I read journal articles – in both a personal and a professional capacity – but scientific information can quickly become confusing if you’re not an expert in the subject matter, let alone a patient without any experience in interpreting this type of information.

Holly wearing a conference lanyard
Holly was invited to speak at a conference by Blood Cancer UK

Making research accessible is important because it’s not just scientists, doctors and other professionals who need to know about advances in cancer research; some patients will want/need to know this too, and they deserve to receive that information in a way that is accessible to them.

Research, at all stages, should be done with patients, not to or for them. If there is one thing I have learned in my own career in patient-focused research, it is that the things that patients consider to be important are often different to what is important to researchers, industry professionals and policy makers. It is essential to include patient perspectives, at the right time and in a meaningful way, if advances in cancer research are to serve their best interests.

What’s next?

It’s great that this project is not a one-off. I was keen to continue my involvement and have more conversations with researchers. I was really pleased to be named as a patient representative on a grant application Catarina submitted in 2023. We should find out soon if the application is successful. Hopefully it is, the project is 3 years long and I’m looking forward to getting stuck into this one right from the start!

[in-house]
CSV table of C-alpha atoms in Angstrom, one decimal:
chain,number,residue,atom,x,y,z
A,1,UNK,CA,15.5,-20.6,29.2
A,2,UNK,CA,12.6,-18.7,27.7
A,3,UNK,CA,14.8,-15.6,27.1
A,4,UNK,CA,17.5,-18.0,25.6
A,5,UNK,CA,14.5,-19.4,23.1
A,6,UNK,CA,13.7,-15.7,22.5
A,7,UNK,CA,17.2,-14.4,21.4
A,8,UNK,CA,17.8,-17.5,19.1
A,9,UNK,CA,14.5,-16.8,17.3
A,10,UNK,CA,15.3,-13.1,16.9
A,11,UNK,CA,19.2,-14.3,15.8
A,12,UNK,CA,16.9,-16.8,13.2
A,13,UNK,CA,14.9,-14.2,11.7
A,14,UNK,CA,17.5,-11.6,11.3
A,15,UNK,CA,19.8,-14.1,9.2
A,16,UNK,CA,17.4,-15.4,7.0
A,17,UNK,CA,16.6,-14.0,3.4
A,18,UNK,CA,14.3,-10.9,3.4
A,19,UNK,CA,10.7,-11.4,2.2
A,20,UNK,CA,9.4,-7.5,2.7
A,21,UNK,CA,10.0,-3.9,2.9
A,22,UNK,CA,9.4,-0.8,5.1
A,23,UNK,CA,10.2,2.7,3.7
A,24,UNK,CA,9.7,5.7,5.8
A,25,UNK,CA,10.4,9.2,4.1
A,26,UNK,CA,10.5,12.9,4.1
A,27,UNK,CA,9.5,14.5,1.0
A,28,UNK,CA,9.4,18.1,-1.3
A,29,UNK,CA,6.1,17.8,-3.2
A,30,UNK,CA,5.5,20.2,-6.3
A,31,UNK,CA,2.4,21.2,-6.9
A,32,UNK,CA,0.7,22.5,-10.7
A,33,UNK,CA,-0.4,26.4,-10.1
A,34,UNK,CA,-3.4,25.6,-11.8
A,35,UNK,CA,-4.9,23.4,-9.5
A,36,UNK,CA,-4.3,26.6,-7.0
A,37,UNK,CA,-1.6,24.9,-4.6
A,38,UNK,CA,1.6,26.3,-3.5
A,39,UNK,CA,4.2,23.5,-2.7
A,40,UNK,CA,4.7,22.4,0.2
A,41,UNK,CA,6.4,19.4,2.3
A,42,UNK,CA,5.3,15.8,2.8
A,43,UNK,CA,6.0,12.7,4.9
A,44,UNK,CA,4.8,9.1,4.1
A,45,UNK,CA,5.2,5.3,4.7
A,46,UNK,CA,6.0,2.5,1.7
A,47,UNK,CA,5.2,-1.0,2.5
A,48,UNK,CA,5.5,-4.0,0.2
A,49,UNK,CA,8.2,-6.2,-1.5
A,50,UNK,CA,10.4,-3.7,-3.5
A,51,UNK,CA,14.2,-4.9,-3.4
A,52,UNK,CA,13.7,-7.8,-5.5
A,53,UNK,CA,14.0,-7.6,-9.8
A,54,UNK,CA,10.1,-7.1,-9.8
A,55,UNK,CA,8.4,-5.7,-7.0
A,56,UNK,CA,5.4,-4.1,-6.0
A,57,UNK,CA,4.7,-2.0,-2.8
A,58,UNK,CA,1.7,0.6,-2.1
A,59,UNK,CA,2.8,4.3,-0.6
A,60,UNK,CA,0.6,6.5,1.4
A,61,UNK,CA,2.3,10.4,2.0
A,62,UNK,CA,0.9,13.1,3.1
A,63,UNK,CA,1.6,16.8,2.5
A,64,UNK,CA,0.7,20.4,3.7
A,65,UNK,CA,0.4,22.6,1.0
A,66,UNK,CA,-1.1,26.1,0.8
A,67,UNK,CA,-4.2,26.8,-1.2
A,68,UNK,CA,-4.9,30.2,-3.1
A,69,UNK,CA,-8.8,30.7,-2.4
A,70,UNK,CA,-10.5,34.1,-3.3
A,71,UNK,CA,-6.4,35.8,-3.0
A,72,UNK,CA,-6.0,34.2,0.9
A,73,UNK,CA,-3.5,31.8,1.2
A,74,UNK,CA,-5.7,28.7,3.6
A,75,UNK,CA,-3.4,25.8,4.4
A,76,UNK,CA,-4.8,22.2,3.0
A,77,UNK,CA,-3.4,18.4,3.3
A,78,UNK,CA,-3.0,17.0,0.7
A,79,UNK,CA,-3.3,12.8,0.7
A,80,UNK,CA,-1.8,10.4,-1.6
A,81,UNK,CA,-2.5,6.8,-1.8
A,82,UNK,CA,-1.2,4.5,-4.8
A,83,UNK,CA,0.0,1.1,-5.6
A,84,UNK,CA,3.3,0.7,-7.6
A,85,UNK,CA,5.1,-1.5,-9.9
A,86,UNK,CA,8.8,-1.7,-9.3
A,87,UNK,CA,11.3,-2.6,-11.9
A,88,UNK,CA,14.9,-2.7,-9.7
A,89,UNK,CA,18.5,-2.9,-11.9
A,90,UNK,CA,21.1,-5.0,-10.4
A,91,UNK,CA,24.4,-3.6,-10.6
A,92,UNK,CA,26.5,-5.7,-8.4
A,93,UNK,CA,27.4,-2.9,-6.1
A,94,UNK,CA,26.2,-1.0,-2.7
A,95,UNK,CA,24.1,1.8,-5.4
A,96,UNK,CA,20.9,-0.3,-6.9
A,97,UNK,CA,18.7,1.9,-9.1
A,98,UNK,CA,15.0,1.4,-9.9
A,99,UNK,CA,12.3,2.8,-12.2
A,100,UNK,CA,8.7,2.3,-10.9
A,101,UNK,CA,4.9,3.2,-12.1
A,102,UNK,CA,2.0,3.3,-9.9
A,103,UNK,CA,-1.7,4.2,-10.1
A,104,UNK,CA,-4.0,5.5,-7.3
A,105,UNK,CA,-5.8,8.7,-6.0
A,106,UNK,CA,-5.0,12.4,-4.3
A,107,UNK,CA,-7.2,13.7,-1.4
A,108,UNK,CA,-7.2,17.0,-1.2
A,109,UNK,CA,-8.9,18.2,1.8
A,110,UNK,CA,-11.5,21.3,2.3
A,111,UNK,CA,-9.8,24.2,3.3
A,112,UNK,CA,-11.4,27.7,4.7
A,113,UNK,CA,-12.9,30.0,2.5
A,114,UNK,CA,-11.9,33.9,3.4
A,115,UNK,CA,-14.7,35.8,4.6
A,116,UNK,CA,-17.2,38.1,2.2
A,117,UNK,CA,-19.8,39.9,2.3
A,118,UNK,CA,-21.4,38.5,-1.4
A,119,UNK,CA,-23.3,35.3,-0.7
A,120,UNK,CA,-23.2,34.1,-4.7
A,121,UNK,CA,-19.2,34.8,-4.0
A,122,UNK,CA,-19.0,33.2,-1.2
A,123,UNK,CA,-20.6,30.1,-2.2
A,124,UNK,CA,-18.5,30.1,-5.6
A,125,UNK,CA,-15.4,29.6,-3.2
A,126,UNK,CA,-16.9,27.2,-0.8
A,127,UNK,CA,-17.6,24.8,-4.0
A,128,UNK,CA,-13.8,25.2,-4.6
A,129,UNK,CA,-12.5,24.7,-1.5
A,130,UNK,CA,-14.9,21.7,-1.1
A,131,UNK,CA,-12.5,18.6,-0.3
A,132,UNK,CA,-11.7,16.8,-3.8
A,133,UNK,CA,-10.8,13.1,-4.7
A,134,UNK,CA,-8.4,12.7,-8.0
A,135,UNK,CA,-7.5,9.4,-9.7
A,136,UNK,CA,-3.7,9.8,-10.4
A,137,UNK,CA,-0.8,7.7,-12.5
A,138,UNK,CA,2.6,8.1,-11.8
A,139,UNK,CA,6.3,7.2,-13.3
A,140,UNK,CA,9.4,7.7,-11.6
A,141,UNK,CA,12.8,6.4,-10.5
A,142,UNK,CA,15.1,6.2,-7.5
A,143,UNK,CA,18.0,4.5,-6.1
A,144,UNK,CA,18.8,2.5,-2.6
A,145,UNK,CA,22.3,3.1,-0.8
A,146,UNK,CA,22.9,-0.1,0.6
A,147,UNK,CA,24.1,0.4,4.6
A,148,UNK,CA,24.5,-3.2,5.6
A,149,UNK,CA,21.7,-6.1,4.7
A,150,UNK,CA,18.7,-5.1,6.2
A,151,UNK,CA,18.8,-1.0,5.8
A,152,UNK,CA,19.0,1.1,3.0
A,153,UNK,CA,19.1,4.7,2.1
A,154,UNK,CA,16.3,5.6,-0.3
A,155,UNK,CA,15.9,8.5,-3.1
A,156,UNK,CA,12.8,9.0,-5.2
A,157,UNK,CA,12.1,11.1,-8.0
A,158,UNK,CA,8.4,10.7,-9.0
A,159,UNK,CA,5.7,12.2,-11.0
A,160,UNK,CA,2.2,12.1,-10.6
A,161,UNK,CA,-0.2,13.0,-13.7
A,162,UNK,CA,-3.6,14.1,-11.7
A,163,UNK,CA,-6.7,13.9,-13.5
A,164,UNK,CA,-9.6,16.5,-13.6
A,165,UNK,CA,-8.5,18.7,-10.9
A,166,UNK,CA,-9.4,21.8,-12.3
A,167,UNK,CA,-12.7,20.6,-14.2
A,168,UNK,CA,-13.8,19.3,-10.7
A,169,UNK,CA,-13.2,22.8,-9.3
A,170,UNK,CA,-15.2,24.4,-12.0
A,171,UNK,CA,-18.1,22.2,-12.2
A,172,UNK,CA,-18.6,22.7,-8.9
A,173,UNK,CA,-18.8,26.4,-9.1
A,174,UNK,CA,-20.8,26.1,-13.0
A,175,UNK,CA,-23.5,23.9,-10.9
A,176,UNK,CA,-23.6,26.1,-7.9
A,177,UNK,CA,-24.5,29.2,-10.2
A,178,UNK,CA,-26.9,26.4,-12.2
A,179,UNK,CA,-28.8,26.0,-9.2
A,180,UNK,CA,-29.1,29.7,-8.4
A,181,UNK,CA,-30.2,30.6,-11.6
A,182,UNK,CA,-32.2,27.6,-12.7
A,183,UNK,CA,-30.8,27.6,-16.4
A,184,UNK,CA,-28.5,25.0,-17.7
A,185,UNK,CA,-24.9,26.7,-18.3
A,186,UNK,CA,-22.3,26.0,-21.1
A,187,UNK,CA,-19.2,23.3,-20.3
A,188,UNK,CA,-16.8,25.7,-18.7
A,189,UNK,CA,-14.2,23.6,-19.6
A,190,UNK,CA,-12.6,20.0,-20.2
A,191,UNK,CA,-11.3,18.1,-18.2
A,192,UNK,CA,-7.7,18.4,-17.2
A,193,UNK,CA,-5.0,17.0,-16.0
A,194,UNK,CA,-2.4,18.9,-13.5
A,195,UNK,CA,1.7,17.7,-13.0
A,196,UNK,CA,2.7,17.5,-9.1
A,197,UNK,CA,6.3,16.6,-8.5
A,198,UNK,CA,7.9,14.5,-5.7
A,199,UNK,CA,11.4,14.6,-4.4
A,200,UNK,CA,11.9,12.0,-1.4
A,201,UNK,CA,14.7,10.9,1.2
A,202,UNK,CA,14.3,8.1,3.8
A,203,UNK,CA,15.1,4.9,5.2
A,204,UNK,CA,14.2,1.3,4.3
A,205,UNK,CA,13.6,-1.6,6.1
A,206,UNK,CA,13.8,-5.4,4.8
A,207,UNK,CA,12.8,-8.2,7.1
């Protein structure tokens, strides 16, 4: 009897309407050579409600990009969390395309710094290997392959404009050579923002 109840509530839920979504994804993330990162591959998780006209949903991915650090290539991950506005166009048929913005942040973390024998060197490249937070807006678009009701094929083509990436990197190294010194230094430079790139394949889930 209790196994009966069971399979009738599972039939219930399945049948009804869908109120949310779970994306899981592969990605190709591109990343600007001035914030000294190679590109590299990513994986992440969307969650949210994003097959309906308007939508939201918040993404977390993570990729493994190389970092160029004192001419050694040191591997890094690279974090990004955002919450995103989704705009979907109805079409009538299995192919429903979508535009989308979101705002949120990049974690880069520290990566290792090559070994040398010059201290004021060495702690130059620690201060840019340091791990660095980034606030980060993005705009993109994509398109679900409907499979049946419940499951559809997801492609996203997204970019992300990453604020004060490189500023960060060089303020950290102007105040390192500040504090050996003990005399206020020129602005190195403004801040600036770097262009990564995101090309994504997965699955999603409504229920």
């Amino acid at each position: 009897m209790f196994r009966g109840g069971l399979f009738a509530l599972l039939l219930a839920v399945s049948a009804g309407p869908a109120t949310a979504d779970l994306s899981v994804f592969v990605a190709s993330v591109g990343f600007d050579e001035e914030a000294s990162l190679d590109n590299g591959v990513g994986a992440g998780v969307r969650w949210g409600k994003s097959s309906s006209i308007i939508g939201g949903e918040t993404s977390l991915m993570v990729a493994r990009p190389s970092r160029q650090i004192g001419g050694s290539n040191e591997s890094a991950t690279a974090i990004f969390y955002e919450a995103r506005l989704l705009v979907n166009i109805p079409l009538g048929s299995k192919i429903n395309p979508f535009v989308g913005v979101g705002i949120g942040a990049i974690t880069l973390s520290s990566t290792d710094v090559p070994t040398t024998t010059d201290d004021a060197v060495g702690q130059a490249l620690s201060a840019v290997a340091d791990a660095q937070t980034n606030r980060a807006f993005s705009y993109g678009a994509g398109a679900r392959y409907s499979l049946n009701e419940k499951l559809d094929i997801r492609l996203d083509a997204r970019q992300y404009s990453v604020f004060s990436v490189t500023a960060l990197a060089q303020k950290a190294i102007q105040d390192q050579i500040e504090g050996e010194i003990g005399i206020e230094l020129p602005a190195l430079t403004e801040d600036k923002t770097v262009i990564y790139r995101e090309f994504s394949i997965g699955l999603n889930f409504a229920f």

Headshot of Holly

Holly Spencer

Holly is 33, lives in Manchester with her partner Ross, and works as a Patient Experience Strategist in the pharmaceutical industry. She was diagnosed with follicular lymphoma in November 2021 and was treated with radiotherapy at The Christie. She is now in remission and supports CRUK and other patient organisations with patient advocacy initiatives and other involvement activities.

Final thoughts from the PPI project co-ordinator, Lisa 

Holly’s experience really echoes what we heard from the whole group. We evaluated the project using short surveys both immediately after the three workshops and then again once we had finalised the output. Group members had time to reflect and provided lots of constructive feedback. Despite the time taken and some challenges we all felt this project was a huge success.  

When asked what their favourite part of the project was, one participant wrote: 

“I’m still amazed that we managed to condense a very complex scientific paper into an accessible information sheet, and that everyone stuck with the process even though it took much longer that we had thought – everyone remained focused on reaching a good outcome.” 

Another participant said: 

“All of it! Enjoyed being part of a team venture and my contribution being listened to” 

Before the initial exploratory workshop in March, we could never have imagined the conversations we would have, things we would all learn and what we would create together.  

Sharing this project is an opportunity to raise awareness of meaningful PPIE. We hope to encourage other researchers to work in similar ways and to work with patients to make their research as transparent and accessible as possible  

One participant summed up the whole project perfectly: 

“I just think this was a great initiative, ‘translating’ an entire research paper into an info sheet is not something I would have even considered possible. I’m very glad that we managed to have a successful outcome. I think a lot of research scientists will be surprised by this as well and may see opportunities for doing something similar”